Some in America see religious freedom as privileging only one set of beliefs

Some in America see religious freedom as privileging only one set of beliefs
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As the Trump administration and its religious right allies push an exclusionary view of religious freedom, let’s be clear about the dangers their agenda represents for the basic rights of everyday Americans. What ultra-conservatives like Health and Human Services Office of Civil Rights director Roger Severino and the U.S. Conference of Catholic Bishops will have you believe is that today religious Americans are discriminated against because of their beliefs. That we must protect and uplift these faithful voices.

Yet what they present is one narrow slice of the story — every time they seek your empathy for the baker, the nun, or any other individual who refuses to provide services or care to a fellow American they conveniently leave out the person left holding the short end of the stick. The person who is discriminated against or fired because of who they love.  

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The woman who is left struggling to make ends meet and pay for birth control to responsibly decide when and if she can get pregnant. The couple who finds out too late that the hospital they’re in will not provide the reproductive care they need to be responsible parents when and if they choose to. Who gives voice to them? Who speaks up for their freedoms, including their freedom of conscience? Who defends their right to make their own ethical choices over their lives?

 

For too long, the religious right has been the “squeaky wheel” in American politics, drowning out the voices of the majority of faithful Americans who revere the separation of church and state and believe that the greatness of America lies in our ability to protect and defend the rights of all regardless of what you believe, where you came from or who you love.

The religious right lobby sees religious freedom not as tolerance for all, but about privileging one set beliefs over all others. This could not be clearer than in their latest attempt to introduce the First Amendment Defense Act in the U.S. Senate, which brazenly prioritizes the protection of religious beliefs regarding sex and same-sex marriages over all other religious beliefs.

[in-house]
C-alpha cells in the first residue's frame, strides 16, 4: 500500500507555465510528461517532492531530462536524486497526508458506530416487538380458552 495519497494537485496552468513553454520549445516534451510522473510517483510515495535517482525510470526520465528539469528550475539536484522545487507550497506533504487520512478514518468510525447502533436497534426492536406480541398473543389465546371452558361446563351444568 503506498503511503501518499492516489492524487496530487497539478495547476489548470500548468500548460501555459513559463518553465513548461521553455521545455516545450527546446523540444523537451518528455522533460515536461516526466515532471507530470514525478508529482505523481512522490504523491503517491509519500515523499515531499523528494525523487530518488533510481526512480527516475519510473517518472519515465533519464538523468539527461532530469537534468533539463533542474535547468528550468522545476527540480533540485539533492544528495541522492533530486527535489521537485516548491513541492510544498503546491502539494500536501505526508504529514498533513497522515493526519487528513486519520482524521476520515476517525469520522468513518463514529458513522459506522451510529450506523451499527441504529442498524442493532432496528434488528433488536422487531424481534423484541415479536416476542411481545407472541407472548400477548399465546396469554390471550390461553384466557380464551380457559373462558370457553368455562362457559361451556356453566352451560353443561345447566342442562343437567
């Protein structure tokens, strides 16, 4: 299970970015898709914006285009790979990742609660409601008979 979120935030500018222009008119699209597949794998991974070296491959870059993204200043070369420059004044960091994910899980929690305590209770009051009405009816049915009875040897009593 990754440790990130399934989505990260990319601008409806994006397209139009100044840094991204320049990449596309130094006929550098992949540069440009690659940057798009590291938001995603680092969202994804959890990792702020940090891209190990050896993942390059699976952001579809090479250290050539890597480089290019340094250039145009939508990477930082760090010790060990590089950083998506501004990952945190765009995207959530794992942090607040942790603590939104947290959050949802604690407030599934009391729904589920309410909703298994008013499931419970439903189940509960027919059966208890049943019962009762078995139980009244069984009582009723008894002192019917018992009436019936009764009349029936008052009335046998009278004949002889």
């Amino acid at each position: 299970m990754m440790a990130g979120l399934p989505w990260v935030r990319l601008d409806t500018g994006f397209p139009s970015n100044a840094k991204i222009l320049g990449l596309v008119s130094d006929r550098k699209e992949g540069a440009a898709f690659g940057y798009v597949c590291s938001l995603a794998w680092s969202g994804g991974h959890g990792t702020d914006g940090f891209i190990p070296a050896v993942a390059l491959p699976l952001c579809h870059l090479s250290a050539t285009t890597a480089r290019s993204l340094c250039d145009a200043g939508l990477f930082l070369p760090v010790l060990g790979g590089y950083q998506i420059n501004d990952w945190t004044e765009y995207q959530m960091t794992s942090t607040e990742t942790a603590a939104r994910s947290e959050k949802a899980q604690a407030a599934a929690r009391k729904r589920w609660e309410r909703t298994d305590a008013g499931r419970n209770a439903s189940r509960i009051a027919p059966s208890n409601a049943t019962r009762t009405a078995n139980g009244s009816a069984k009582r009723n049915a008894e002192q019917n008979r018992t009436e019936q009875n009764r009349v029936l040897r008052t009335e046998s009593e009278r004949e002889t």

We must eschew this exclusionary vision of religious freedom. That is why we have joined up with interfaith and secular allies to create the Coalition for Liberty and Justice. Together we seek to tell the stories that are not being heard of Americans who get hurt when we privilege one set of beliefs over all others.

Women like Dian who came to this country fleeing violence in Colombia. She wanted nothing more than to be healthy and resilient so that she and her family could get ahead, but was denied health coverage by her religious employer for the contraception she needed to take care of her chronic endometriosis.

Doctors like Debbie who save lives every day but have faced the frustrations of having to deny a patient care because of the Ethical and Religious Directives that guide Catholic affiliated or owned hospitals. Women like Colleen who fell deeply in love with Donna — two generous souls who have an open door policy of supporting their neighbors in a Kansas City community plagued by economic decline, drugs and poverty.

Colleen has spent a lifetime committed to social justice work, but was fired by her church employer after being outed publicly as a lesbian. These are the people of faith at the other end of the narrative the religious right doesn’t tell you about. These are the people of faith that the new HHS Division of Conscience and Religious Freedom neglects and ignores.

Now more than ever Congress must stand up to say these people matter too. The Do No Harm Act is an important step in the right direction. But we must also continue to make sure these voices of faith are heard, protected and defended by our first freedom.

Cynthia Romero is the director of communications at Catholics for Choice. She also served in President Obama’s administration at USAID.